RENO, NV — We’ve heard of plenty of husbands and wives that share a passion for classic vehicles.

In the case of Renee and Jon Vesik of Fernley, NV, they share a love for Mopars specifically, and their affinity for all-things Pentastar was on full display at Hot August Nights in Nevada. The question is, who owns the family bragging rights for top Mopar.

It depends on which Vesik you ask, but from where we stood, it’s too close to call.

On one hand, you have Jon’s 1971 ‘Cuda.


“It’s a ‘Cuda. Enough said,” Jon said. “I’ve always loved ‘Cudas, and I’ve owned a few of them. I like the Shaker hood, but I’ve done some hard burnouts and if you break the motor mounts that engine’s going right into the hood. So I’ve got some special motor mounts on it now so I can really stand on it and it’s not going to break. It’s a real louver car, it’s got the gills on the side, and the cheese grater grill. You either love it or hate it, and I love it!”

Jon found the ‘Cuda about five years ago, and it was in good shape. It’s all original-looking and has the original numbers-matching 340, but he decided to put some of his spin on it.


“It’s got the original exhaust manifolds so it’s all period-correct,” Jon said. “But it doesn’t like those exhaust manifolds so much—the headers breathe better and it’s so much faster—but that’s how it came, so I put it back to the way it was. I have it set up so I can take those (manifolds) off any time after the season and put the headers back on and let it breathe. It’s just a fun car.”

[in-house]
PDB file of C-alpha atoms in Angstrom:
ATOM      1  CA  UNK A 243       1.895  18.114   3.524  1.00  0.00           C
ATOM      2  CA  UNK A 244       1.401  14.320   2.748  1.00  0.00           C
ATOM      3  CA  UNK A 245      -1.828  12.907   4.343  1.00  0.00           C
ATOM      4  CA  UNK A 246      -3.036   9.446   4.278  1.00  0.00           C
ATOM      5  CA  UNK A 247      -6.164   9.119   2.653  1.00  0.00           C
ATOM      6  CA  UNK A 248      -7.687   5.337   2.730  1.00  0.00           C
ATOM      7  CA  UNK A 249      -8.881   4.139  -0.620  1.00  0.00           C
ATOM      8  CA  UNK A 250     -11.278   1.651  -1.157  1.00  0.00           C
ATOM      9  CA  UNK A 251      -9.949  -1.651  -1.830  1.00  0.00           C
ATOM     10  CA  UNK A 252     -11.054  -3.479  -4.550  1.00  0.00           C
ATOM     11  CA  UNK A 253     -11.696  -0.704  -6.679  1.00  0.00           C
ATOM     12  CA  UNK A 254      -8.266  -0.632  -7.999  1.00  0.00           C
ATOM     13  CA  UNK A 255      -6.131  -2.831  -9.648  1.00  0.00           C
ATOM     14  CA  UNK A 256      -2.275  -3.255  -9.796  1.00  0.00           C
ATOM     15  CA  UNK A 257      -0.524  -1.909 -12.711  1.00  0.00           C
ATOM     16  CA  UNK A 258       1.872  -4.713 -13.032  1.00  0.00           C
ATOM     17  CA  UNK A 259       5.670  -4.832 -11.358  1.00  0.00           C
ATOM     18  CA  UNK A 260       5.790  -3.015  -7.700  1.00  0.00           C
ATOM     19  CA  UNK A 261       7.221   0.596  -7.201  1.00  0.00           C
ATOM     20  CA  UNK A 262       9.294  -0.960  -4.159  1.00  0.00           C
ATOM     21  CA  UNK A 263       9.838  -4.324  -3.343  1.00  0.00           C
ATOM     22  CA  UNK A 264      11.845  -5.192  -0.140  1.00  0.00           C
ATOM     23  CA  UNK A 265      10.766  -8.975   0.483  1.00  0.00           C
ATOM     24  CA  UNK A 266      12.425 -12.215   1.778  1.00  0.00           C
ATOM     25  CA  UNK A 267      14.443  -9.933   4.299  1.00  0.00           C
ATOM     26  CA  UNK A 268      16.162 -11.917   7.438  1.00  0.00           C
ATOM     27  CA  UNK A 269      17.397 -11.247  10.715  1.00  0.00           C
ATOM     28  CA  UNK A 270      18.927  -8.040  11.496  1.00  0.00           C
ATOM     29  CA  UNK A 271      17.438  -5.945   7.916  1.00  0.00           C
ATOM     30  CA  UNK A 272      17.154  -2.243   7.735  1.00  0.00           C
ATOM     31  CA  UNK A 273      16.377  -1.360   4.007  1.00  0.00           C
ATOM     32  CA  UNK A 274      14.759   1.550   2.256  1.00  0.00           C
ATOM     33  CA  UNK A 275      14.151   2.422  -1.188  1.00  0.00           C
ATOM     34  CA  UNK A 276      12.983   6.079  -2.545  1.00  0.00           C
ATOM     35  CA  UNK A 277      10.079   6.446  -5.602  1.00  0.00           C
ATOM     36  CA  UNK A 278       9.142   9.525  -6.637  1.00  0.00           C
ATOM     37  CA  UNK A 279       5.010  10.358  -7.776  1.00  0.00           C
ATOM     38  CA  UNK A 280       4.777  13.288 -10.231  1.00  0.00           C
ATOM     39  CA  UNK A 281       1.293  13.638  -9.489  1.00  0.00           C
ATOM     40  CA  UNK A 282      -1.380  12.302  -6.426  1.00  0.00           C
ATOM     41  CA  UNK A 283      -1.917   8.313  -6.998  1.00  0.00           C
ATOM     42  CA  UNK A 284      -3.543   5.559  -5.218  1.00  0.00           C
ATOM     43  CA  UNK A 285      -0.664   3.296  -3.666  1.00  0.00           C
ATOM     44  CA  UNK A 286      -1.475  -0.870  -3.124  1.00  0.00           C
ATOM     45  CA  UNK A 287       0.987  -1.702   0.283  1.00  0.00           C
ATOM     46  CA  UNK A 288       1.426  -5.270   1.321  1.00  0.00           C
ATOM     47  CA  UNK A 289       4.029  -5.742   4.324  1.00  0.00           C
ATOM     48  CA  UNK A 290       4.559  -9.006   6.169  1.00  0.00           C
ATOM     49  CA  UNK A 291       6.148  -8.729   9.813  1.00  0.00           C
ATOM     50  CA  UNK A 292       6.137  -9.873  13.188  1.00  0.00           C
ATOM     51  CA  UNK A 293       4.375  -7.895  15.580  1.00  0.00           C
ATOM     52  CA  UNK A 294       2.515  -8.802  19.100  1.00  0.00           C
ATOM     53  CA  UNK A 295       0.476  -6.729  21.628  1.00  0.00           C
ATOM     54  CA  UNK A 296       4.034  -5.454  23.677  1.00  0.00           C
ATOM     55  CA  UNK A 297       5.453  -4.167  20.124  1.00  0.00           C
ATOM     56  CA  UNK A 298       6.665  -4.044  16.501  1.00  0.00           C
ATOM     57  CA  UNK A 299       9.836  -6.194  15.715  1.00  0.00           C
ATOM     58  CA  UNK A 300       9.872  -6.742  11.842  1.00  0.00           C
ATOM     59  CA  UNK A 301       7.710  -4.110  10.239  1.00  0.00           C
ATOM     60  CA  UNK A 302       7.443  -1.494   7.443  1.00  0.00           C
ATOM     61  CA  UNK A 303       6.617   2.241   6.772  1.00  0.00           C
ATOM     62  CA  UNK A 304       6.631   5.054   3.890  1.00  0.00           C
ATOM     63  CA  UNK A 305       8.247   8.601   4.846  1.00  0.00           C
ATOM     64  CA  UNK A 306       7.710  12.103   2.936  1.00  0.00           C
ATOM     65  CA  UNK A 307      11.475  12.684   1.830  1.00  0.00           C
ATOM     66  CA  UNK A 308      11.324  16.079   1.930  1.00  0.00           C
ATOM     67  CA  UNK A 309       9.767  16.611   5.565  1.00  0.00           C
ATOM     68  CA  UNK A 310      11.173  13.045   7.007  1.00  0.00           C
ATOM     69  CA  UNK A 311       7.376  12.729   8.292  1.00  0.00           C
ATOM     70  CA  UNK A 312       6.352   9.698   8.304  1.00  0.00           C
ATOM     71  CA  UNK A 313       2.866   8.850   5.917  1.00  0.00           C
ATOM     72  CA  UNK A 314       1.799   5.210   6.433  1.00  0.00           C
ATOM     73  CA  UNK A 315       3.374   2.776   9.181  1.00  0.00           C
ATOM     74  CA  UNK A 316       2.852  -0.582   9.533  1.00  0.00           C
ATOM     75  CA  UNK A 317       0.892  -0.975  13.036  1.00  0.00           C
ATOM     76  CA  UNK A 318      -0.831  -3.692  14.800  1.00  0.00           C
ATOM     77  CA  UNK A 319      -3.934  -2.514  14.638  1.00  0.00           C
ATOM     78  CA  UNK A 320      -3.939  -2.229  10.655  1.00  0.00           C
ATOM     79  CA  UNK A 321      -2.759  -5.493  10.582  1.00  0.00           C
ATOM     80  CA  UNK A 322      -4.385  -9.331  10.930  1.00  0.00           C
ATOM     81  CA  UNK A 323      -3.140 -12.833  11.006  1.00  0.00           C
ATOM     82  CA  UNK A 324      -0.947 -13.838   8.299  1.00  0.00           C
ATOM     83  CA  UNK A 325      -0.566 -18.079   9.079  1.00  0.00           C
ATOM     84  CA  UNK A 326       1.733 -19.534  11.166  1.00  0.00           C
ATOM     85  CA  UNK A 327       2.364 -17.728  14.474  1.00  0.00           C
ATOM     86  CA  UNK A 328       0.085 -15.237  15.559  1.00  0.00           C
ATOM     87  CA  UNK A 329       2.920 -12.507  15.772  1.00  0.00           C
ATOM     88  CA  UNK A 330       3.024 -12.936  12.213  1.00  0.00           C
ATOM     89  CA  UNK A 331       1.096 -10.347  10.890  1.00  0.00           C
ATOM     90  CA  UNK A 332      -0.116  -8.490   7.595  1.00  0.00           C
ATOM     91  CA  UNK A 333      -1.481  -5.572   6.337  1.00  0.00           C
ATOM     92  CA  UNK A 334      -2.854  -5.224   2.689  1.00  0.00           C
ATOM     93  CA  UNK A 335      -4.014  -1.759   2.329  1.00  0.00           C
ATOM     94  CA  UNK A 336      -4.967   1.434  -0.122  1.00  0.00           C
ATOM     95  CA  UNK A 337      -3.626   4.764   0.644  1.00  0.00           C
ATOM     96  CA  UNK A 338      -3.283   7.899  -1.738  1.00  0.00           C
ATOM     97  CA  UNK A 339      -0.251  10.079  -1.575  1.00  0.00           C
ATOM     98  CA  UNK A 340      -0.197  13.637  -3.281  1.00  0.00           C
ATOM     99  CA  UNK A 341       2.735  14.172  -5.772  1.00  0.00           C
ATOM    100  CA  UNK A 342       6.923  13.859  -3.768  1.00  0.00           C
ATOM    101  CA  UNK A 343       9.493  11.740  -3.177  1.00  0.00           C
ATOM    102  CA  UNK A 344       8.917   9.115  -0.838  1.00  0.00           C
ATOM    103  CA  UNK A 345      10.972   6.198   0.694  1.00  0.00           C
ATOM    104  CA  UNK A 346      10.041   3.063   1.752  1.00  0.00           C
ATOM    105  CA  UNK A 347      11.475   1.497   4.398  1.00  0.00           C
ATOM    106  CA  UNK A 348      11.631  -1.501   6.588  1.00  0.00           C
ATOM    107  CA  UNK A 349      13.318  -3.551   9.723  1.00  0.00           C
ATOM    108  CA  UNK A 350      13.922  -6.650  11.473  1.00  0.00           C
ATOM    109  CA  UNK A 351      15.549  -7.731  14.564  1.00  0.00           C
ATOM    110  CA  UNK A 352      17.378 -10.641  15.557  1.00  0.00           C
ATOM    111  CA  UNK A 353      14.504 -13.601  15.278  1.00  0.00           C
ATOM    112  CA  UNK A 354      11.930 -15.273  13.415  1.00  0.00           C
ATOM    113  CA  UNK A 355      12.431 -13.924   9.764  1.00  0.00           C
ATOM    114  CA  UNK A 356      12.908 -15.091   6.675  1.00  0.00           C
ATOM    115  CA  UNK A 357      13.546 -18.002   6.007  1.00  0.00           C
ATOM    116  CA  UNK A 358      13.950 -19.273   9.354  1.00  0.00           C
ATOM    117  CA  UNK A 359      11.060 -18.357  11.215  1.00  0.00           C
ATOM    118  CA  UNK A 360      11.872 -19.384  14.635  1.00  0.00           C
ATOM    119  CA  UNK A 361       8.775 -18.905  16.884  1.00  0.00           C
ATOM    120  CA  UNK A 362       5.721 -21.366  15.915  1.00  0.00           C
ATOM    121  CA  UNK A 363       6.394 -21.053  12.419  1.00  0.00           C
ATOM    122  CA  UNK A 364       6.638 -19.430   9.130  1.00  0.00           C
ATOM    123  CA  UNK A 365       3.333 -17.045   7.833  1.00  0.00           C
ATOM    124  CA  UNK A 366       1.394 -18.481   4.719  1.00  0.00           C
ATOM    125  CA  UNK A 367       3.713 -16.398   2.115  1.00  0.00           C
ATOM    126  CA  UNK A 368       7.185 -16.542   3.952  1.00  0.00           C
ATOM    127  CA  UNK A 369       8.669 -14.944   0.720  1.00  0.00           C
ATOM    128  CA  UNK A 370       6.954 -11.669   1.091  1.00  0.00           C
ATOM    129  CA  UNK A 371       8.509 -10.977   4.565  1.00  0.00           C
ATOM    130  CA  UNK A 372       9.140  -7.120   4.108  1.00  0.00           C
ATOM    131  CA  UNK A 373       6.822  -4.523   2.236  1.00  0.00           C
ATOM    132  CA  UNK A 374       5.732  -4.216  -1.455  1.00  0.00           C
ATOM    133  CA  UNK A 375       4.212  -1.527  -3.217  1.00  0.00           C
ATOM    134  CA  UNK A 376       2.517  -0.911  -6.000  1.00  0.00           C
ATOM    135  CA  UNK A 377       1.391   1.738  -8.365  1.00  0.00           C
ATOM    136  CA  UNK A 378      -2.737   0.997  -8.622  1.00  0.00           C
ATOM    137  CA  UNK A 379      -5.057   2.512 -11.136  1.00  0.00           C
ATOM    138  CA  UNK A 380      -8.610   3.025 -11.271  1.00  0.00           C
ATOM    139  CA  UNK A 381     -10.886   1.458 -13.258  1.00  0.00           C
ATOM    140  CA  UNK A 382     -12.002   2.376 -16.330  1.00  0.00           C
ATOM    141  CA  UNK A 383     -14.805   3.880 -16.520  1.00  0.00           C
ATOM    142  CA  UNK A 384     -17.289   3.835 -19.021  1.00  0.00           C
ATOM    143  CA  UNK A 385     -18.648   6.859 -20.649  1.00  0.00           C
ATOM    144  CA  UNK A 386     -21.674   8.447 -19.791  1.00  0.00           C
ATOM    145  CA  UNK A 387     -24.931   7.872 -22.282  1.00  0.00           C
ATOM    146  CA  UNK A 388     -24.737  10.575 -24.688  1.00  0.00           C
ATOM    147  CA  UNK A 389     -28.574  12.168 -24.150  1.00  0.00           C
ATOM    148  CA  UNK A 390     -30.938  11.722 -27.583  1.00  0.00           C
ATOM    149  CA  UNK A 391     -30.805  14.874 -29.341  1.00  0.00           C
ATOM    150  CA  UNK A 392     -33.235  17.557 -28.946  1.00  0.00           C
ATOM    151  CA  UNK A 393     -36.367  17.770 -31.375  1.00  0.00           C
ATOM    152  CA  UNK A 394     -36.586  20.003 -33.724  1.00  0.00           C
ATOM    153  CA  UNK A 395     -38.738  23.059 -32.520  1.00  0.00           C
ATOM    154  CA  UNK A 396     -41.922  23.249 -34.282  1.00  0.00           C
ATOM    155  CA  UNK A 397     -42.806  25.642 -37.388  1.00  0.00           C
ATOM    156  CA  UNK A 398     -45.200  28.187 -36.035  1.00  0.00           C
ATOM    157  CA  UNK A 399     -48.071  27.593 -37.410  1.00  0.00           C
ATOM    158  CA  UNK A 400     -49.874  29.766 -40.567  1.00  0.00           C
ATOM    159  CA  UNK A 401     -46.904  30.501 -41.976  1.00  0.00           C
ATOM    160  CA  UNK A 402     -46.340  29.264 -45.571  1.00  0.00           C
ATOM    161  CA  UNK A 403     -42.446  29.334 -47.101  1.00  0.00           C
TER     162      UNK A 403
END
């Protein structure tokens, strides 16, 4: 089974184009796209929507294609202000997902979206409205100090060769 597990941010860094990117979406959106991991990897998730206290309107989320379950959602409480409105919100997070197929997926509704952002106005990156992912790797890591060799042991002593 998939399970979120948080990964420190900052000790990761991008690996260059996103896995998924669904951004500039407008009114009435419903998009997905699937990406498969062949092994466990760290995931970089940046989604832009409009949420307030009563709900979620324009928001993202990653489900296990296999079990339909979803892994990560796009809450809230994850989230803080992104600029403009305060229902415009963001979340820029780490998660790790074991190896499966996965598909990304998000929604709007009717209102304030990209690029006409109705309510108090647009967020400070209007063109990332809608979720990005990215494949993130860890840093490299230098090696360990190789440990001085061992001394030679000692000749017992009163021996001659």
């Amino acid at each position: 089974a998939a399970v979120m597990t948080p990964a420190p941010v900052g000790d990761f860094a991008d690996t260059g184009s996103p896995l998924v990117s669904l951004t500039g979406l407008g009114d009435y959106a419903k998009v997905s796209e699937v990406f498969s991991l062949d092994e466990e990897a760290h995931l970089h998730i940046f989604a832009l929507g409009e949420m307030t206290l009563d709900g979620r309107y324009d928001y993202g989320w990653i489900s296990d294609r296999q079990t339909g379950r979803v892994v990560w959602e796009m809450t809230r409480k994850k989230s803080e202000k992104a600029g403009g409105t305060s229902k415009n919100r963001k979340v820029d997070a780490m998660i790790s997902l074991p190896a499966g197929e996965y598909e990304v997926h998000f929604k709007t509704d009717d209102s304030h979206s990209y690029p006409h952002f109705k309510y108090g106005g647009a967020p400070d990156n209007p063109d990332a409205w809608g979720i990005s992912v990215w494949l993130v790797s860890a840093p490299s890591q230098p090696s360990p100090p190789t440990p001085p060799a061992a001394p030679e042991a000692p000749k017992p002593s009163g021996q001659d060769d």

Then you have the Challenger…Renee’s 1970 Challenger.

Her Mopar is numbers-matching and just 1 of 6,014 built.


“I was very insistent that it had to be back to original,” Renee said. “Everything that was done had to be replaced with period-correct stuff. I spent months and months trying to find some of the original components. If I find something aftermarket on it, I’ll try to swap it out to get it back to period-correct. It’s getting there.”

Renee is proud of the fact that she’s done much of the work on the car herself, including many of the small details to bring the car close to its original state.


“A lot of people pick on the car but that’s OK,” she said. “They don’t remake these things. This is a rare-option Challenger and so you can’t find these things easily. Most people say why don’t you put in a Hemi, because the new Challengers have that. But I’m like, ‘this (the 383) is all numbers-matching and original to this car so I would never do that.'”

Renee’s Challenger sports the numbers-matching 383 Magnum and 727 Torqueflite transmission, 15-inch Rallye wheels and B5 Blue paint.

Tackling about a resto project? Find plenty of good automotive restoration parts here.


“My favorite thing about the car is when the kids come up and say one day I would like to have that, especially the young girls,” Renee said. “They ask if they can just look at it or look inside, and I say, ‘you want to start it?’ They can’t even reach the pedal, so I put my hand down there and tell them to turn (the key).”

Last year, the Challenger won an award at Hot August Nights and was in the show parade.

Which would be your first choice to own?

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Author: David Fuller

David Fuller is OnAllCylinders' managing editor. During his 20-year career in the auto industry, he has covered a variety of races, shows, and industry events and has authored articles for multiple magazines. He has also partnered with mainstream and trade publications on a wide range of editorial projects. In 2012, he helped establish OnAllCylinders, where he enjoys covering all facets of hot rodding and racing.